• Tra My Dinh Doan, “Explicit and Implicit             • Lily Noguchi and Louise Searle, “Combating
4        Mental Illness Stigma in Young Americans               Climate Denialism: Informational Videos as a
         Across Different Racial Groups”                        Strategy to Debunk Scientific Misinformation”
       • Debra Coats, “Methicillin-resistant
         Staphylococcus aureus Isolation on a Small        5:35–6:30 p.m.                    Presser Hall Lobby
         College Campus”
       • Xavier Suarez Castanedas, “What Spirit of         Posters, Exhibition, and Reception
         ’69?: The Representation of Skinheads in Film        • Zahra Ada Adahman, “Classification and
         and Audience Perspectives”                             Analysis of the Pup Calls in a Mouse Model of
                                                                Autism”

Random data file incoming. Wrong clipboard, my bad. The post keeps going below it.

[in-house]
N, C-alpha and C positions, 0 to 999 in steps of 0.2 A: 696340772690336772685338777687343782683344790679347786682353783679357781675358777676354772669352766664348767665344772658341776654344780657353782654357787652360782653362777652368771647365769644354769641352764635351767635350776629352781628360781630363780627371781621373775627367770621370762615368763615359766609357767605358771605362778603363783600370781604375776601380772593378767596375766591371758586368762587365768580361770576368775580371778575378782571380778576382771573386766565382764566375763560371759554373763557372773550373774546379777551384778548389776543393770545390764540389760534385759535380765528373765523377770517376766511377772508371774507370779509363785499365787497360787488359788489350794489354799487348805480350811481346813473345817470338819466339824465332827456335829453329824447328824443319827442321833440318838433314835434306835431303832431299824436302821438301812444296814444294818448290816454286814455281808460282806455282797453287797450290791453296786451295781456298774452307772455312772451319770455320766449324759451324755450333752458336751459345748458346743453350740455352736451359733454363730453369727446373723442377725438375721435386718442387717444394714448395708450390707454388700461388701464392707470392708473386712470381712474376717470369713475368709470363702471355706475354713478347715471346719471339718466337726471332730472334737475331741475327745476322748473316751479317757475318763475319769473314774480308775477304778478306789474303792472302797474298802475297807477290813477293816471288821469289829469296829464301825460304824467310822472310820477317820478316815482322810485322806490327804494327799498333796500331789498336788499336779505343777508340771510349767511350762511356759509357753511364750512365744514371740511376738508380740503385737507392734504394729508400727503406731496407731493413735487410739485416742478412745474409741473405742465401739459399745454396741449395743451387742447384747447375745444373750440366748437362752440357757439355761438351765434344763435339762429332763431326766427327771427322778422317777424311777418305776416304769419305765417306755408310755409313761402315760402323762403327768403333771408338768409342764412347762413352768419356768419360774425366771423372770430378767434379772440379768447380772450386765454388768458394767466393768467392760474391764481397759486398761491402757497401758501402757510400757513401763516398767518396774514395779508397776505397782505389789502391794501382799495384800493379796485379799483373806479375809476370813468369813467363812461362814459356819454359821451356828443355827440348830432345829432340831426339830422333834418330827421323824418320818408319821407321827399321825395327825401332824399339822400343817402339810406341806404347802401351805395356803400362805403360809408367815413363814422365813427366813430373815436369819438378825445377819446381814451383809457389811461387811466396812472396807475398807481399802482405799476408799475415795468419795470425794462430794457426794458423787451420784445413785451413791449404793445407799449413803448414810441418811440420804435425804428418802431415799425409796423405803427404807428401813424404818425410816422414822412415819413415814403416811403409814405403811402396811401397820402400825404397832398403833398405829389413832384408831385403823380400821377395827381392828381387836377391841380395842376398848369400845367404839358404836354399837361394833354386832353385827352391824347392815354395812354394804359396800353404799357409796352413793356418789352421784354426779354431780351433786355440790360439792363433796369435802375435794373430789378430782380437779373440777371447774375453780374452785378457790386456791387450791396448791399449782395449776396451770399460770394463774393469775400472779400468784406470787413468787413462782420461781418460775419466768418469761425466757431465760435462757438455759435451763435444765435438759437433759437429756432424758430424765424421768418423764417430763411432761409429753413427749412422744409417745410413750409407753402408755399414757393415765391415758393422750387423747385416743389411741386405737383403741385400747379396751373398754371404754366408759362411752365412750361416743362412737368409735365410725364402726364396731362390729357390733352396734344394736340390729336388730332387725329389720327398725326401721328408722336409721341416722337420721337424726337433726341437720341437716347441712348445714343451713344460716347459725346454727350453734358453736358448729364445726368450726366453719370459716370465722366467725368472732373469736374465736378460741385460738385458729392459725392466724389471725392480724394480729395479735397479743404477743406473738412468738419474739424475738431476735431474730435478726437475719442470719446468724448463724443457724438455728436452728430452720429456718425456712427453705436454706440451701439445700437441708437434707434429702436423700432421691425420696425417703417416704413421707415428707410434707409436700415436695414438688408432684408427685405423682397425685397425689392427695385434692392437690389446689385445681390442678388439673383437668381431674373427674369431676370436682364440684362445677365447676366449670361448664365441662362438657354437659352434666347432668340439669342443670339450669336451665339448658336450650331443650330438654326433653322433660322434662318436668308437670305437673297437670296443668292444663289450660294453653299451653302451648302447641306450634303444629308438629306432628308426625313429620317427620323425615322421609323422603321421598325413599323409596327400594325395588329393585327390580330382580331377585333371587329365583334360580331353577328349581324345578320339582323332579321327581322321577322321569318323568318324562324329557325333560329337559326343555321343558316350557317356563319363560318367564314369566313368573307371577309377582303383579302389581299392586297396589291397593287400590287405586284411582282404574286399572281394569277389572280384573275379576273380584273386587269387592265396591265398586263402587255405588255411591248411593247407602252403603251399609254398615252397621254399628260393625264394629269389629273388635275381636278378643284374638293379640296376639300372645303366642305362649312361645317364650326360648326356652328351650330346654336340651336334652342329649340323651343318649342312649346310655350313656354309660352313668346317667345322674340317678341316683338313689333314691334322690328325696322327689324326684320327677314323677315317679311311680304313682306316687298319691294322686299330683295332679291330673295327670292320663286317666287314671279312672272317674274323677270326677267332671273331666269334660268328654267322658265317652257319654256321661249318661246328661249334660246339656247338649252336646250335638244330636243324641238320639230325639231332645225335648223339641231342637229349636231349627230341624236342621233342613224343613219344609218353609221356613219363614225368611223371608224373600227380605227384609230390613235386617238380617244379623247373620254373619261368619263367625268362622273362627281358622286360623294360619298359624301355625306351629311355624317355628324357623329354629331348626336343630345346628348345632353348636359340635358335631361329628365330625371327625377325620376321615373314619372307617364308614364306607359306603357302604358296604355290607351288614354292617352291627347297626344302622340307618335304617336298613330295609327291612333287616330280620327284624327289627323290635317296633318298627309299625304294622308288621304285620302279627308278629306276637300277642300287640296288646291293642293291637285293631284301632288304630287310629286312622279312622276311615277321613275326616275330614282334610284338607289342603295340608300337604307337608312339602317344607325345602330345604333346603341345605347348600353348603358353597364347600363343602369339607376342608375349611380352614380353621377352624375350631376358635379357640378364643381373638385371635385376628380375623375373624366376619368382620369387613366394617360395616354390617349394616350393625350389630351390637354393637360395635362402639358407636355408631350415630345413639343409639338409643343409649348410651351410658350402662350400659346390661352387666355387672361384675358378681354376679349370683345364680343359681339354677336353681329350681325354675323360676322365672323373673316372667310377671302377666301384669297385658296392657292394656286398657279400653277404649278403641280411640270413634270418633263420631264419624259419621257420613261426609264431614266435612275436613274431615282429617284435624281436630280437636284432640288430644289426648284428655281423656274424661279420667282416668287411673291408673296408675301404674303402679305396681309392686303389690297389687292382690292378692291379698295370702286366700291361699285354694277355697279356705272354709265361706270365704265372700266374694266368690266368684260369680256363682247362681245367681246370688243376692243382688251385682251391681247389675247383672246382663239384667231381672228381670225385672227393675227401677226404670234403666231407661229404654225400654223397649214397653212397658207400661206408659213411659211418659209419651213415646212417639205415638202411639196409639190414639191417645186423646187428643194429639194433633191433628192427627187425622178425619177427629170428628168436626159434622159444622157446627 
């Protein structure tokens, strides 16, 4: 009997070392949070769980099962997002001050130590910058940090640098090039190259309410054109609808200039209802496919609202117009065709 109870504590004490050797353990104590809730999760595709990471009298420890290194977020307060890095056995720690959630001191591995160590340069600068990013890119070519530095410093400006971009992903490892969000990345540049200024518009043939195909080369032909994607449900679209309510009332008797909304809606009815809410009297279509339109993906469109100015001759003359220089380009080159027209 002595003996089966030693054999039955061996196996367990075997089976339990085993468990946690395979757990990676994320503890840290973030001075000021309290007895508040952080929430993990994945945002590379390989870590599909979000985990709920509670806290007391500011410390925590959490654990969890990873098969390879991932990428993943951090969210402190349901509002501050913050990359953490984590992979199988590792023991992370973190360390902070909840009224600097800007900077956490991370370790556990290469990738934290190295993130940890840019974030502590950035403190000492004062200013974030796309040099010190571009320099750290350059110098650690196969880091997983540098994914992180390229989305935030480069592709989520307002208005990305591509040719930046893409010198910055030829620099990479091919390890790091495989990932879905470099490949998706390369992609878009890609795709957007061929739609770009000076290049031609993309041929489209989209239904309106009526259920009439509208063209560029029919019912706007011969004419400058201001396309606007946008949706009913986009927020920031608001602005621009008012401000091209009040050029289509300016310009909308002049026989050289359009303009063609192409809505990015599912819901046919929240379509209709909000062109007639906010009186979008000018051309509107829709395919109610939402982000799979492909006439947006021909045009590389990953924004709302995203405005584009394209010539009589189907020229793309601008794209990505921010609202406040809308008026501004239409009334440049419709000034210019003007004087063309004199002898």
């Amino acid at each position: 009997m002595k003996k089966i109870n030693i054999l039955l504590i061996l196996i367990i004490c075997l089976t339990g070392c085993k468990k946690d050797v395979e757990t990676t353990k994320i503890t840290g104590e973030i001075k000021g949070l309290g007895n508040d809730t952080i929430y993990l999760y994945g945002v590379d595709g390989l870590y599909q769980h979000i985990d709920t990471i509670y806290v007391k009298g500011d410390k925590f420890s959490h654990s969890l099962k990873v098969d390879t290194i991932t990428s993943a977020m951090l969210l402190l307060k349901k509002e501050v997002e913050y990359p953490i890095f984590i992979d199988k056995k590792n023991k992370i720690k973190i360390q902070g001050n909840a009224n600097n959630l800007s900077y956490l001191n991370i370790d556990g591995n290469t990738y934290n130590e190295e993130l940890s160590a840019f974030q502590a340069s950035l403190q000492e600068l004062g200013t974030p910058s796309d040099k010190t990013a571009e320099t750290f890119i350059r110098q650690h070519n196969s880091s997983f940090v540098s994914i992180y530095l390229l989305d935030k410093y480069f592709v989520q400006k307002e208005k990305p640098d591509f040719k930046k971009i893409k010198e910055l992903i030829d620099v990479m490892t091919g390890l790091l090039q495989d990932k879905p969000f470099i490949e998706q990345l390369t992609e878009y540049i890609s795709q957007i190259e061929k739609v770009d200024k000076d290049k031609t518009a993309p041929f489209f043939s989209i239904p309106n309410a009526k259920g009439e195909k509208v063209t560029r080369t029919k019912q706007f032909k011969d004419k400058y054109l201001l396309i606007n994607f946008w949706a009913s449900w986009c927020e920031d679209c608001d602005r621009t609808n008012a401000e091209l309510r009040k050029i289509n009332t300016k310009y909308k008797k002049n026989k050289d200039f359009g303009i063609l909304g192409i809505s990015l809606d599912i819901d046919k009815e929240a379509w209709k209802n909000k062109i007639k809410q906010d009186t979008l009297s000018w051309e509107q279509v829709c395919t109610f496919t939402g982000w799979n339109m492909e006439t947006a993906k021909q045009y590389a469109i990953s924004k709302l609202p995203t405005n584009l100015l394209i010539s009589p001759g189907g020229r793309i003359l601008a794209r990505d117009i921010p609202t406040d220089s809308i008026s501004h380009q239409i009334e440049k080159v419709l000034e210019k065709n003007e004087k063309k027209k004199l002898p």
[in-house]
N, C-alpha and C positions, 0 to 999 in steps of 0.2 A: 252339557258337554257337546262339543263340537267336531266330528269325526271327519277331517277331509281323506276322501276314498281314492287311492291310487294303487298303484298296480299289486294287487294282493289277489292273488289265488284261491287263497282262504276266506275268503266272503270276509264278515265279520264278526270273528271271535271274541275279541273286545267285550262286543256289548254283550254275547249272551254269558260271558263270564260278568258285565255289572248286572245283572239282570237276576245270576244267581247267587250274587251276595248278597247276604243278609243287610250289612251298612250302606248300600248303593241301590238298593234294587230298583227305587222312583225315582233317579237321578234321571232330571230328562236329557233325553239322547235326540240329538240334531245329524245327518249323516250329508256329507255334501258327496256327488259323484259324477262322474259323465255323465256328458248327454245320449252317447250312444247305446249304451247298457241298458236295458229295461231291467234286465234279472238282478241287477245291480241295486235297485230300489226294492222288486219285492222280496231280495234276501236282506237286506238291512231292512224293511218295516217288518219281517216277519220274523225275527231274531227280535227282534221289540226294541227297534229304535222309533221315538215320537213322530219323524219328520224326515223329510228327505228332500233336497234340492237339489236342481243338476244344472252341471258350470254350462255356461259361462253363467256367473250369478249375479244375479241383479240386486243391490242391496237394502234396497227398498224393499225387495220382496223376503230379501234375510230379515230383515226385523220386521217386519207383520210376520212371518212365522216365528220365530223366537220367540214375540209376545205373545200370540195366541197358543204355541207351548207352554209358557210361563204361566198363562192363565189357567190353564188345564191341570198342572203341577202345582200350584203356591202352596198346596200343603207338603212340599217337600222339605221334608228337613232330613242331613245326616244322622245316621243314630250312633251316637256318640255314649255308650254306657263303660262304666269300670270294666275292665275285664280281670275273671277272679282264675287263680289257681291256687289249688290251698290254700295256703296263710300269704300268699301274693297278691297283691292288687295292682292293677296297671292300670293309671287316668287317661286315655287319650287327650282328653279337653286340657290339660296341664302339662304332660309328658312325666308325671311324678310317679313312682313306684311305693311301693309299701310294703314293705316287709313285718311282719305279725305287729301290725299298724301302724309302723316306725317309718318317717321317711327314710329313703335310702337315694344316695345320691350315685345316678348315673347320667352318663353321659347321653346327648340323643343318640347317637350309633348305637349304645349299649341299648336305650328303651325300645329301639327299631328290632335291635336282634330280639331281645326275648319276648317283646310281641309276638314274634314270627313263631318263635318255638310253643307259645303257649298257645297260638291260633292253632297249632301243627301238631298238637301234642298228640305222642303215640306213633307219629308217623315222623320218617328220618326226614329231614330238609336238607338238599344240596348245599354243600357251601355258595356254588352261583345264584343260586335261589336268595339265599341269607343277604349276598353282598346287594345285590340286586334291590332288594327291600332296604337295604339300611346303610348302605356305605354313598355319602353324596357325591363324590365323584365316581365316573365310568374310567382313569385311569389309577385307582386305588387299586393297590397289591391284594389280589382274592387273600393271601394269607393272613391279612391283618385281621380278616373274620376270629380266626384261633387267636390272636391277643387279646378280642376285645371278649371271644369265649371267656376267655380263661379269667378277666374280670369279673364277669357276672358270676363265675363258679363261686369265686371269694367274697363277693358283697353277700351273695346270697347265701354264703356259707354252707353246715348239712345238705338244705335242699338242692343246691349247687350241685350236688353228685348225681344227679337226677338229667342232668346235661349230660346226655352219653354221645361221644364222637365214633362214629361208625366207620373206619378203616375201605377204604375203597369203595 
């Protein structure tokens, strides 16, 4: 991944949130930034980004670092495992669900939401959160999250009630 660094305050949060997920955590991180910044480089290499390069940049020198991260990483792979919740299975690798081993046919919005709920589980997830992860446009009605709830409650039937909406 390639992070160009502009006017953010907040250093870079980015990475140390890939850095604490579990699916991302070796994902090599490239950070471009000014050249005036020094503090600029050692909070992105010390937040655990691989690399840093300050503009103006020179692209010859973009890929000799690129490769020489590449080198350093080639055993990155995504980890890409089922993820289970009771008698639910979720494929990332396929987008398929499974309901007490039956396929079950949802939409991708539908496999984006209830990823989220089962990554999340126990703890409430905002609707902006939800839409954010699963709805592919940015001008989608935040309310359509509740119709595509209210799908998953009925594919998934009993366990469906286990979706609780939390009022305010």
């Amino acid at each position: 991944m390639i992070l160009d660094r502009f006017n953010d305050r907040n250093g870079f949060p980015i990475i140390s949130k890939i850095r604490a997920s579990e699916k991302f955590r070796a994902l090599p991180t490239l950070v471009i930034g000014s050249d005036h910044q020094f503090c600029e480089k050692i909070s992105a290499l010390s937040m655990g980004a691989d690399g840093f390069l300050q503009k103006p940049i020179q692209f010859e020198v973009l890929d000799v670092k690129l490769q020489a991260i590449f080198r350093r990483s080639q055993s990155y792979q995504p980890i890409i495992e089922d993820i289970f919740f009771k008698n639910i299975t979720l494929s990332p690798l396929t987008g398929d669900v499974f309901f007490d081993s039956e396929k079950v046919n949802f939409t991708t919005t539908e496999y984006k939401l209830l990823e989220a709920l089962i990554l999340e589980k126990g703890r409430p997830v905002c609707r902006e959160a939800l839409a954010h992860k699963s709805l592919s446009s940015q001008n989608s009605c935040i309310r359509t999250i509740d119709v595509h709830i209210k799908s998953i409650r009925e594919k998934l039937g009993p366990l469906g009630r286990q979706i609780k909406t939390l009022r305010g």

3-4 p.m.                                  Martin 415      • Sarah Fogle, “Empty Spaces: Graphic Words,
                                                                Lyric Drawings”
    Session 1b: “Telling Stories”                             • Christopher Hollingsworth and Alex Kwakye,
       • Emily Patton Smith, “Tales Dead Birds Tell”            “Pups Call, Mothers Rush? Determining the
       • Julianna Joyce, “‘They’re Not Like You and             Behavioral and Communicative Value of the
         Me, Which Means They Must be Evil’: The                Ultrasonic Calls Emitted by Mouse Pups”
         Racialized Other in Disney Film and Television       • Meredith Humphreys (Presenting Author),